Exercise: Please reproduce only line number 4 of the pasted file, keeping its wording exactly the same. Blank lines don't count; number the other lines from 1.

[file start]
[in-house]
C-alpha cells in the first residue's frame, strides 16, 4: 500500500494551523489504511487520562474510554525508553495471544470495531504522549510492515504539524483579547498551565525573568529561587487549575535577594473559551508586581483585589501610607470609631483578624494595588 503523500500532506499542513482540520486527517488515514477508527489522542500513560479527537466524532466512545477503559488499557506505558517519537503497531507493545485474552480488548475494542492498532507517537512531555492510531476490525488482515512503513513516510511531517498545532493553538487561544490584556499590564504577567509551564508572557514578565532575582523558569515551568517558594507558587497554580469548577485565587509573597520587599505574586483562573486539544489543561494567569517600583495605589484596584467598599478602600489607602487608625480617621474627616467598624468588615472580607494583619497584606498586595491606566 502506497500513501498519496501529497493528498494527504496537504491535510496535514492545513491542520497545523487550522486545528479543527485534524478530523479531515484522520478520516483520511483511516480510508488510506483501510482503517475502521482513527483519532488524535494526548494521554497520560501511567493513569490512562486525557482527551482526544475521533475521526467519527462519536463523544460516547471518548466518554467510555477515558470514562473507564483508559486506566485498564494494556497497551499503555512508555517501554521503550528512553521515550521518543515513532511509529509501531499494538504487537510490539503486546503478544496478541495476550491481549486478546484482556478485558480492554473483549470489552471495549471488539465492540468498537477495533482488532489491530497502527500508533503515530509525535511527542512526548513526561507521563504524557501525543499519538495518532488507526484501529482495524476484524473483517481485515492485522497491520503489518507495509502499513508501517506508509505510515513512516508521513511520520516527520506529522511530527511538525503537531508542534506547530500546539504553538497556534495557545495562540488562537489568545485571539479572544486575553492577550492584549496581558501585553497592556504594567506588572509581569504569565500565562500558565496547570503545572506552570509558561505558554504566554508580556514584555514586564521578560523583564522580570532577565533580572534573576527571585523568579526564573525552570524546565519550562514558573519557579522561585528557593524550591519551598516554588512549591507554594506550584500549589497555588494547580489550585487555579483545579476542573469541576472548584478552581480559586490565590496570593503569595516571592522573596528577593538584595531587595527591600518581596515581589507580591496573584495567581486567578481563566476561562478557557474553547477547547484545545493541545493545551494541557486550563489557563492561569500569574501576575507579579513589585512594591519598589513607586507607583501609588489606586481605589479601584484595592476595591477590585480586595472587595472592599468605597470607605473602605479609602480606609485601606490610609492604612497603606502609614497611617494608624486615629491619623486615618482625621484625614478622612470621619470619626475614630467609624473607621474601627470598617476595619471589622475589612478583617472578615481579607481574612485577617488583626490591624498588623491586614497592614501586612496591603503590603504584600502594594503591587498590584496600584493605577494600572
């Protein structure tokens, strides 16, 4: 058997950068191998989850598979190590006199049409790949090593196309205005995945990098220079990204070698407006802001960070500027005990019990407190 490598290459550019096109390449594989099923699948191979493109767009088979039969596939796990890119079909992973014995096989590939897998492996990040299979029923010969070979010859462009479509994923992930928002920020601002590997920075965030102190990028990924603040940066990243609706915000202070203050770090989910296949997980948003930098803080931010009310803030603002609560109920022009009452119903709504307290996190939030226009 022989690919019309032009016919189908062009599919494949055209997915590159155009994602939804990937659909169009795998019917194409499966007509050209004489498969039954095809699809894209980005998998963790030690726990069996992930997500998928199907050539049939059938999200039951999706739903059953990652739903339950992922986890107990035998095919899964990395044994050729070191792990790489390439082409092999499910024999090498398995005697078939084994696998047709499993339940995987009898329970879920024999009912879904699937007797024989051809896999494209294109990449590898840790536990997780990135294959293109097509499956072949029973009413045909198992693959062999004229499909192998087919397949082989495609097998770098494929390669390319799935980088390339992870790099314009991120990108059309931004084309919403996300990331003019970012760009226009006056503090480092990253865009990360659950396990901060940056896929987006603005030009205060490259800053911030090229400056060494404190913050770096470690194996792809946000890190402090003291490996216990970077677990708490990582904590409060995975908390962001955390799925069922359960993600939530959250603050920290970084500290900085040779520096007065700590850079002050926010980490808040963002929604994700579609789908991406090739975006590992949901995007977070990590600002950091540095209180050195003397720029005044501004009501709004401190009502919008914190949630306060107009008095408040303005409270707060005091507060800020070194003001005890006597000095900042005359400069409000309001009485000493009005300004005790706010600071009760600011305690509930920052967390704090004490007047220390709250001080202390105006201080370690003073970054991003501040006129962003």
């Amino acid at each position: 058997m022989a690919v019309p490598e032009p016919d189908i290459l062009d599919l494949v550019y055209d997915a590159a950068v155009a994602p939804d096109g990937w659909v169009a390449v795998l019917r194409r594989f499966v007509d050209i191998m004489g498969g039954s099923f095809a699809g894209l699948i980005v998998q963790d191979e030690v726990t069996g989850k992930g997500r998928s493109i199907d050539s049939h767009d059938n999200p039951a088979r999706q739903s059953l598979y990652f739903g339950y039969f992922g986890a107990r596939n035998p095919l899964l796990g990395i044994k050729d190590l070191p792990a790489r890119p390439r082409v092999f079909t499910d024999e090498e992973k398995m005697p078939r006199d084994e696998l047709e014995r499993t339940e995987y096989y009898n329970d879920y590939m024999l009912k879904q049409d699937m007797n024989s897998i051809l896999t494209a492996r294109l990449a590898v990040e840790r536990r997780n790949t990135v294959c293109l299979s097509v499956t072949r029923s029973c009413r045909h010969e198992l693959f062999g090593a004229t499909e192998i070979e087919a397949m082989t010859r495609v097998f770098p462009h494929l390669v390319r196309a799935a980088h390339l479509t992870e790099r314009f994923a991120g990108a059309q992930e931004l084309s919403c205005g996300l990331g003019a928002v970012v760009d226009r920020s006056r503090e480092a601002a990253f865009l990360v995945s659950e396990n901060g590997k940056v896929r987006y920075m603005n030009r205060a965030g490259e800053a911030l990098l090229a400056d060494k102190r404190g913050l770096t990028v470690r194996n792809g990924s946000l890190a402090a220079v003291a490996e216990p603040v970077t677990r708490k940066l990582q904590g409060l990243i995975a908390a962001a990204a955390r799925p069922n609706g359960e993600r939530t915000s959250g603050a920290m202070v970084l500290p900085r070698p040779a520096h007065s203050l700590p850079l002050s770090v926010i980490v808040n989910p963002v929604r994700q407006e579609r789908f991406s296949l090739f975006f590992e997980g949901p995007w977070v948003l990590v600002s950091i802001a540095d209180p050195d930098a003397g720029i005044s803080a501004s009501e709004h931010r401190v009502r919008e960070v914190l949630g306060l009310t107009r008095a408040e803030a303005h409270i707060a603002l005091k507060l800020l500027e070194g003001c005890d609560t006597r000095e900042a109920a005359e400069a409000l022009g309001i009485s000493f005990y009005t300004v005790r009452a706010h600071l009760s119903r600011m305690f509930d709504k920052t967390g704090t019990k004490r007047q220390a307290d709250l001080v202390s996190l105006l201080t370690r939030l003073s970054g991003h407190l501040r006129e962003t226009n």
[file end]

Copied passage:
């Amino acid at each position: 058997m022989a690919v019309p490598e032009p016919d189908i290459l062009d599919l494949v550019y055209d997915a590159a950068v155009a994602p939804d096109g990937w659909v169009a390449v795998l019917r194409r594989f499966v007509d050209i191998m004489g498969g039954s099923f095809a699809g894209l699948i980005v998998q963790d191979e030690v726990t069996g989850k992930g997500r998928s493109i199907d050539s049939h767009d059938n999200p039951a088979r999706q739903s059953l598979y990652f739903g339950y039969f992922g986890a107990r596939n035998p095919l899964l796990g990395i044994k050729d190590l070191p792990a790489r890119p390439r082409v092999f079909t499910d024999e090498e992973k398995m005697p078939r006199d084994e696998l047709e014995r499993t339940e995987y096989y009898n329970d879920y590939m024999l009912k879904q049409d699937m007797n024989s897998i051809l896999t494209a492996r294109l990449a590898v990040e840790r536990r997780n790949t990135v294959c293109l299979s097509v499956t072949r029923s029973c009413r045909h010969e198992l693959f062999g090593a004229t499909e192998i070979e087919a397949m082989t010859r495609v097998f770098p462009h494929l390669v390319r196309a799935a980088h390339l479509t992870e790099r314009f994923a991120g990108a059309q992930e931004l084309s919403c205005g996300l990331g003019a928002v970012v760009d226009r920020s006056r503090e480092a601002a990253f865009l990360v995945s659950e396990n901060g590997k940056v896929r987006y920075m603005n030009r205060a965030g490259e800053a911030l990098l090229a400056d060494k102190r404190g913050l770096t990028v470690r194996n792809g990924s946000l890190a402090a220079v003291a490996e216990p603040v970077t677990r708490k940066l990582q904590g409060l990243i995975a908390a962001a990204a955390r799925p069922n609706g359960e993600r939530t915000s959250g603050a920290m202070v970084l500290p900085r070698p040779a520096h007065s203050l700590p850079l002050s770090v926010i980490v808040n989910p963002v929604r994700q407006e579609r789908f991406s296949l090739f975006f590992e997980g949901p995007w977070v948003l990590v600002s950091i802001a540095d209180p050195d930098a003397g720029i005044s803080a501004s009501e709004h931010r401190v009502r919008e960070v914190l949630g306060l009310t107009r008095a408040e803030a303005h409270i707060a603002l005091k507060l800020l500027e070194g003001c005890d609560t006597r000095e900042a109920a005359e400069a409000l022009g309001i009485s000493f005990y009005t300004v005790r009452a706010h600071l009760s119903r600011m305690f509930d709504k920052t967390g704090t019990k004490r007047q220390a307290d709250l001080v202390s996190l105006l201080t370690r939030l003073s970054g991003h407190l501040r006129e962003t226009n």